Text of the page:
You Get Enough Sleep But You’re Still So Tired
Carbohydrates, which your body breaks down into glucose, are your bodys main source of energy. But your body cant effectively use that source of energy when you have diabetes, explains Goundan.
Of course, there are tons of other reasons you could be feeling exhausted, including your diet, stress levels, and how much youve been sleeping.
Still, if you can’t think of any other good reason for your extreme fatigue, and your low energy levels are accompanied by some of these other diabetes symptoms, its worth getting checked out.
There Are Different Types Of Diabetes
Remember that there are actually three types of diabetes: Type 1, Type 2 and gestational . In type 1 diabetes, your body just cant produce insulin and in type 2, your body isnt responding to insulin as well as it should be. The symptoms for both types of diabetes are similar, although these symptoms can develop a lot faster in type 1. Find more information on the differences between type 1 and type 2 diabetes here.
Type 2 diabetes is also a lot more common than type 1. Unfortunately, many people who have it, arent diagnosed. This is because they dont recognize the symptoms or may attribute them to other conditions. Plus, some symptoms of type 2 diabetes may not show up for years and years.
What Diabetes Can Do
High blood sugar can impact different parts of your body:
Eyes. Diabetes raises your odds of having vision problems, including blindness. It can cause:
- Cataracts. The lens of your eye gets cloudy.
- Glaucoma. This can damage the nerve that connects your eye to your brain and keep you from seeing well.
- Retinopathy. This involves changes to the retina in the back of your eyes.
Heart. Years of high blood sugar may harm your bodyâs blood vessels and nerves that take care of your heart. That raises your chance of having heart disease. It can cause heart failure early on and heart attacks or strokes later. High blood pressure and high cholesterol make the problems even more likely.
Kidneys. Diabetes can affect blood vessels in your kidneys, too, so they may not work as well. After many years of trouble, they might stop working.
Feet. High blood sugar can harm blood flow and damage nerves, and that may cause cuts, scrapes, or sores to heal slowly. You may lose some feeling in your feet, which keeps you from noticing injuries that can get infected. If an infection gets serious, it might mean you need to have a foot removed.
Nerves. If high blood sugar damages your nerves, called diabetic neuropathy, you might feel pain, tingling, or numbness, especially in your feet.
Skin. Diabetes may make you more likely to have yeast infections, itching, or brown or scaly patches.
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If You Ignore The Signs Of Diabetes
Its hard to ignore the signs of type 1 diabetes because symptoms can often appear quite quickly. But leaving it untreated can lead to serious health problems, including diabetic ketoacidosis, which can result in a potentially fatal coma.
Although the majority of people with type 1 diabetes are diagnosed in childhood and early adulthood, the symptoms are the same at any age. Adults with type 1 diabetes may not recognise their diabetes symptoms as quickly as children, which could mean their diagnosis and treatment may be delayed.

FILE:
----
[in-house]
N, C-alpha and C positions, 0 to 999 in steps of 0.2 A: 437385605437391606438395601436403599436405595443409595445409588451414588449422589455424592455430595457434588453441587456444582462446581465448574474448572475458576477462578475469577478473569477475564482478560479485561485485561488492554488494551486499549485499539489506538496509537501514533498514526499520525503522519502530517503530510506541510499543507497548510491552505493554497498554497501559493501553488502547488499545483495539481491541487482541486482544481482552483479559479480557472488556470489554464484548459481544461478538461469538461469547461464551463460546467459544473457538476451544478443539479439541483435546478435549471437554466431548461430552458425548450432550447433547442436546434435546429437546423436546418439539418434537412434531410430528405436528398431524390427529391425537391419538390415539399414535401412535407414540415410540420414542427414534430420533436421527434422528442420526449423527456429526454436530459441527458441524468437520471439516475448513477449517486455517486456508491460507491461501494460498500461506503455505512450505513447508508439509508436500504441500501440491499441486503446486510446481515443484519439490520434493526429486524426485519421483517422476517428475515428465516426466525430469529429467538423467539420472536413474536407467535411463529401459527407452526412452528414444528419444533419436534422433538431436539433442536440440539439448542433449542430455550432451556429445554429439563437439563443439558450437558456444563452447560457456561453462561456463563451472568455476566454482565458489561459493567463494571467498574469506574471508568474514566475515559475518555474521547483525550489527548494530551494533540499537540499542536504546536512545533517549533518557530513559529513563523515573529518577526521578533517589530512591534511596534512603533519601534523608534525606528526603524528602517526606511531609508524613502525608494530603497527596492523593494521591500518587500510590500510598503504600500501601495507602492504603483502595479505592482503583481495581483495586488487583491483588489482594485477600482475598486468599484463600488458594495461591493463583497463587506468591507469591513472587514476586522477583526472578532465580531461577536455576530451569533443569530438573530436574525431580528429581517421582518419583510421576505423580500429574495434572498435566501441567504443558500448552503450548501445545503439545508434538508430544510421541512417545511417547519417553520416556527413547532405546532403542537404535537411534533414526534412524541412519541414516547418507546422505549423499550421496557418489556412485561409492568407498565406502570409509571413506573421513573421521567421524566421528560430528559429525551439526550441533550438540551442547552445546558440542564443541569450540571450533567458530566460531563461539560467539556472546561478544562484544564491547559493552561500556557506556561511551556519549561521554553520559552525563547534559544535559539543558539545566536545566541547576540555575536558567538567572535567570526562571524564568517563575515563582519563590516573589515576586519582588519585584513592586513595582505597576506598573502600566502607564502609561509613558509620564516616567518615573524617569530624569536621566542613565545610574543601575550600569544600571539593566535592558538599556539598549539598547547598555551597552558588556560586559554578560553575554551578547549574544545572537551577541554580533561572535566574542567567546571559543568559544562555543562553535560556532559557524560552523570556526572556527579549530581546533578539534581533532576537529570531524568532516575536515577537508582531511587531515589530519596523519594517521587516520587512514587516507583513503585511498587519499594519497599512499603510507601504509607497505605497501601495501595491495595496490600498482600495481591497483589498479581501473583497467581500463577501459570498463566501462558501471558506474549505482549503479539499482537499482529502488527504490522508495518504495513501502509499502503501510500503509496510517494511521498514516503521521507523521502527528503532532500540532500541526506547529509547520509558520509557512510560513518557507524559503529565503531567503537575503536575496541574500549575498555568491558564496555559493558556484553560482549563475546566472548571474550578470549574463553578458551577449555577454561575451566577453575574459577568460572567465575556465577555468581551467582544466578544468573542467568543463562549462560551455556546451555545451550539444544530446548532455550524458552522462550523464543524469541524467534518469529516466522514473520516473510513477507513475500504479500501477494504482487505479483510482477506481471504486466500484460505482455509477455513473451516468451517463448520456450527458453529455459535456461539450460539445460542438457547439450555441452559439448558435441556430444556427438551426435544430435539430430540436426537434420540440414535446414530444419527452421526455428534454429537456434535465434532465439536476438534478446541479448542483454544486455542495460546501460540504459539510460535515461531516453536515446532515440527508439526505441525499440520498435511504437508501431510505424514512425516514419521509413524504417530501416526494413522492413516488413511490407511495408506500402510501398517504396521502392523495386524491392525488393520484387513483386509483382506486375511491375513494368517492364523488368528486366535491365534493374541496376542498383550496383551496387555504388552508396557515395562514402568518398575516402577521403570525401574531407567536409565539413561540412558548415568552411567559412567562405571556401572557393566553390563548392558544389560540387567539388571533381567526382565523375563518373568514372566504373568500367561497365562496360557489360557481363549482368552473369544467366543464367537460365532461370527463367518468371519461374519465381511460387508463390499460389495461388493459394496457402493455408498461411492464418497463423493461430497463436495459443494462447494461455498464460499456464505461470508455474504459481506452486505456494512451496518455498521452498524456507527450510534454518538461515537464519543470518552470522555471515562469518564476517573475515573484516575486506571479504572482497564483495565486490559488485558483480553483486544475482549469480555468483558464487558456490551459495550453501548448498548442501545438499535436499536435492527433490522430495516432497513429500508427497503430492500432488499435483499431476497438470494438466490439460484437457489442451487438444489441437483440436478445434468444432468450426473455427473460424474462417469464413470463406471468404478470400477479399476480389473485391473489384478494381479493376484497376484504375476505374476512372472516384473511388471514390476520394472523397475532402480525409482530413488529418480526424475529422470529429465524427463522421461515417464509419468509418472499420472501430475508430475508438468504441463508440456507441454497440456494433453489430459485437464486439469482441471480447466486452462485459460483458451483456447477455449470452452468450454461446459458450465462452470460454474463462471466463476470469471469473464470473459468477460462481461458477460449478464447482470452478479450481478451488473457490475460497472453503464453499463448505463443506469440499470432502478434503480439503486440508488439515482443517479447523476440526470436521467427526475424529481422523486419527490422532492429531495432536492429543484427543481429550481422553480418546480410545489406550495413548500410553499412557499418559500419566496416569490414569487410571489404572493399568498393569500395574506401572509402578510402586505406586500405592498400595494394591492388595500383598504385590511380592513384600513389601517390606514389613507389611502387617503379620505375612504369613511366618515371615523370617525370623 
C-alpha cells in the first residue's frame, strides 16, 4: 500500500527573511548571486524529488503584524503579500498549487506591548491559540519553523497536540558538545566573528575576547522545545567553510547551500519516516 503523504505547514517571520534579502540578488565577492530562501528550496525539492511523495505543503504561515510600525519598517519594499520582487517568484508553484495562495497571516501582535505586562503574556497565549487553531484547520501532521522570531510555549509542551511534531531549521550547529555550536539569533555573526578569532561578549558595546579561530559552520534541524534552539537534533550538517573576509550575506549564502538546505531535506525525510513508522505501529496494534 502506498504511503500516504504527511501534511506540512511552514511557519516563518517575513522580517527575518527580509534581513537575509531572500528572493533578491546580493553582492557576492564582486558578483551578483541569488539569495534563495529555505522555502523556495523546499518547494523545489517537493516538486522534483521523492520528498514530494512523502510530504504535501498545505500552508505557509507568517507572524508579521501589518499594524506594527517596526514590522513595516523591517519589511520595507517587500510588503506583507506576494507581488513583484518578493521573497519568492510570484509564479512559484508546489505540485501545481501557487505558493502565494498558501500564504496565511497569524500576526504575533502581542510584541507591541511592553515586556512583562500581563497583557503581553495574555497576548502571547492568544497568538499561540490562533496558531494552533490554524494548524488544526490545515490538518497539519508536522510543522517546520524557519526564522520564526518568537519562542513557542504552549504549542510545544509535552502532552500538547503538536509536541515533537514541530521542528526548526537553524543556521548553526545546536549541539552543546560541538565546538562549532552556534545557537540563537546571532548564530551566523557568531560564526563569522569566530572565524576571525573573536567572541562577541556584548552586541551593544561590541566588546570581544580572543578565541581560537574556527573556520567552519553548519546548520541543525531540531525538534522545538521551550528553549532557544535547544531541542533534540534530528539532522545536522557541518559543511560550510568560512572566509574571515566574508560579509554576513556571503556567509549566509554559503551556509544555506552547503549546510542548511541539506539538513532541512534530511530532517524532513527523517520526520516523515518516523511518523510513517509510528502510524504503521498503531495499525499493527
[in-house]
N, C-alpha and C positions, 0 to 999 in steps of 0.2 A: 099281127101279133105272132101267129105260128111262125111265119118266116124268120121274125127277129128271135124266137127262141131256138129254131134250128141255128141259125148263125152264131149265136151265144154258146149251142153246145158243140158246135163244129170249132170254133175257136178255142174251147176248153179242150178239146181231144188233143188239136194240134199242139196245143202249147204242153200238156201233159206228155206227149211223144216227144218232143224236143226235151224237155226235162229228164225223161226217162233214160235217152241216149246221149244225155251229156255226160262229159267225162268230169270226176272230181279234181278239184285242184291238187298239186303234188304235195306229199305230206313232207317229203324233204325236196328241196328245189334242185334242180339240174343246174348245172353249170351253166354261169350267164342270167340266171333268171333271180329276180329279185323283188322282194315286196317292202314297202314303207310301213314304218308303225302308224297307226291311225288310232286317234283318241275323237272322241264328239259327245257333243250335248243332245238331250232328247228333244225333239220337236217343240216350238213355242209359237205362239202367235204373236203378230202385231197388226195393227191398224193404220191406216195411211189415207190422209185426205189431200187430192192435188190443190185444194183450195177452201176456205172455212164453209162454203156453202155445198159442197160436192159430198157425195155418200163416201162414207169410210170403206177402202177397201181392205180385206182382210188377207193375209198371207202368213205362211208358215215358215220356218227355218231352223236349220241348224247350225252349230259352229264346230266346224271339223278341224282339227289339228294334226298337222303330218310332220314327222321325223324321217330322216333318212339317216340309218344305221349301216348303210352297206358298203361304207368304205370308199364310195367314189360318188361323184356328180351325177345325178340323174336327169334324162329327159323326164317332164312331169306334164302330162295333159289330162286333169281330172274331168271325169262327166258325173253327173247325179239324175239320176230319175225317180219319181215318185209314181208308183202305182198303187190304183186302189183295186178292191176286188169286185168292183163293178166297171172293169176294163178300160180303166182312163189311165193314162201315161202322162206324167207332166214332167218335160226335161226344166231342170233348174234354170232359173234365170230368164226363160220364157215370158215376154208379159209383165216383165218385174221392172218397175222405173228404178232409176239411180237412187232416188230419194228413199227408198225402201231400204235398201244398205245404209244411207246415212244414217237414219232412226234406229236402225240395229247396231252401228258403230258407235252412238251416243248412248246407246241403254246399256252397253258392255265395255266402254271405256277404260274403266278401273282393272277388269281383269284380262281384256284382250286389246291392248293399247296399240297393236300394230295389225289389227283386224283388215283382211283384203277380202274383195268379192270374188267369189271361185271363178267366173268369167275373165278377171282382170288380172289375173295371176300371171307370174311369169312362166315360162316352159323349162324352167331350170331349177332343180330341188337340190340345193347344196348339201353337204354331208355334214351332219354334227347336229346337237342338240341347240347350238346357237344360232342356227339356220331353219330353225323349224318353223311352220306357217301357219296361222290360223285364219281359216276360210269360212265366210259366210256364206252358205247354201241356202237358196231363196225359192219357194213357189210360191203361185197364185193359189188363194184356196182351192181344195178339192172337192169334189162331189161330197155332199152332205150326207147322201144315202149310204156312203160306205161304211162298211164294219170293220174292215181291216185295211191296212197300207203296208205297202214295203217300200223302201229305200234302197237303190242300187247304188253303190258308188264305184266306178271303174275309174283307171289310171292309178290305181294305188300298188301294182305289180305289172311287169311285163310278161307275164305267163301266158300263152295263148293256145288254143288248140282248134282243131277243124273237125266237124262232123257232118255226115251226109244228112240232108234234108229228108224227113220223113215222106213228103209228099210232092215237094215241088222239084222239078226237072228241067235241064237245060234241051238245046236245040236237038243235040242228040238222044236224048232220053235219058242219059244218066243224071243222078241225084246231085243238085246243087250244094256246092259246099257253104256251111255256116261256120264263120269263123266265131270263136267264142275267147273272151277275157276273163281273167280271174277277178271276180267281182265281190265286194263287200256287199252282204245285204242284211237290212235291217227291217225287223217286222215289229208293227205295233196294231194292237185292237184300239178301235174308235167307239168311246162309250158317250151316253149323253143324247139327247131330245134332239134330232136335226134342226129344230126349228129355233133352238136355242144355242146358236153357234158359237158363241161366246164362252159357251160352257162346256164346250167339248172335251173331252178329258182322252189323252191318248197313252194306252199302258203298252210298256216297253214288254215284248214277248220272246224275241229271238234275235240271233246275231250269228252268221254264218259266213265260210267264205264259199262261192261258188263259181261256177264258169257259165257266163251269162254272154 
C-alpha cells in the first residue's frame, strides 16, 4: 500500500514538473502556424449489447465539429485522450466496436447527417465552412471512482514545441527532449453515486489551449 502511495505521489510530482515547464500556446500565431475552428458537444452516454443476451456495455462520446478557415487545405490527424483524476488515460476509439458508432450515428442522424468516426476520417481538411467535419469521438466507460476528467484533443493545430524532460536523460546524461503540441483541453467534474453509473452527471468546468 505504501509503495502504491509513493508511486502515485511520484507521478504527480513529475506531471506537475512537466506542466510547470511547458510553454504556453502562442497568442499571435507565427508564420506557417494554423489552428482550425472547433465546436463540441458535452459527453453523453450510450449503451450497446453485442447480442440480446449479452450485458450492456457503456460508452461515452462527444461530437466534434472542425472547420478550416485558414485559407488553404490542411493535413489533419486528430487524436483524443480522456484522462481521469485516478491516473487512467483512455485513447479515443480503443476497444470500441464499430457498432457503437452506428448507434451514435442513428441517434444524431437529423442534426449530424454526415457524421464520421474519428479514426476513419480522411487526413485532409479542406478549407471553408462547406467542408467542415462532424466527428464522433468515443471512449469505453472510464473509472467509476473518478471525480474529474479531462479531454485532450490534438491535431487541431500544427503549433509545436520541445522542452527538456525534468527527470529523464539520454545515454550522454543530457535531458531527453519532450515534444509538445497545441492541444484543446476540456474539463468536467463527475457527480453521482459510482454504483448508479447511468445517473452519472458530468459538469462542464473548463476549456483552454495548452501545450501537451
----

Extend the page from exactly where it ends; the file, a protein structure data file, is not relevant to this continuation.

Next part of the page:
Type 2 diabetes can be easier to miss as it develops more slowly, especially in the early stages when it can be harder to spot the symptoms. But untreated diabetes affects many major organs, including your heart, blood vessels, nerves, eyes and kidneys. Being diagnosed early and managing your blood sugar levels can help prevent these complications. Use our Know Your Risk tool to check your risk of type 2 diabetes.
Your Breath Smells Awful
Diabetes-related dehydration contributes to dry mouth, and the bad breath that can accompany it.
Whats more, undiagnosed or uncontrolled diabetes can trigger ketosis, a process in which the body uses fat, rather than glucose, for energy. Ketosis releases a chemical byproduct called ketones, which can make your breath smell unpleasantly sweet or fruity, she sayssometimes it might even smell like acetone, since that’s a type of ketone.
Unless you’re on a keto diet , it’s worth talking to your doctor.
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What Is Diabetic Ketoacidosis
When the body doesn’t have enough insulin, glucose stays in the blood and can’t get into the body’s cells to be used for energy. This can happen, for example, when someone skips doses of insulin or when the need for insulin suddenly increases and the doses are not adjusted.
When the body can’t use glucose for fuel, it starts to use fat. When this happens, chemicals called ketones are released into the blood. Some of these ketones, like extra glucose, pass out of the body through the urine.
High levels of ketones in the blood can be a problem because they cause the blood to become acidic. Too much acid in the blood throws off the body’s chemical balance and causes the symptoms listed below. In people with diabetes, this problem is called diabetic , or DKA. DKA is a very serious condition that can lead to coma or death if it’s not treated. The good news, though, is that it’s preventable and can be treated.
DKA happens more often in people with type 1 diabetes, but can sometimes also happen to those with type 2 diabetes.
Fasting Blood Glucose Level
A glucose level below 11.1 mmol/L on a random blood sample does not rule out diabetes. A blood test taken in the morning before you eat anything is a more accurate test. Do not eat or drink anything except water for 8-10 hours before a fasting blood glucose test. A level of 7.0 mmol/L or more indicates that you have diabetes.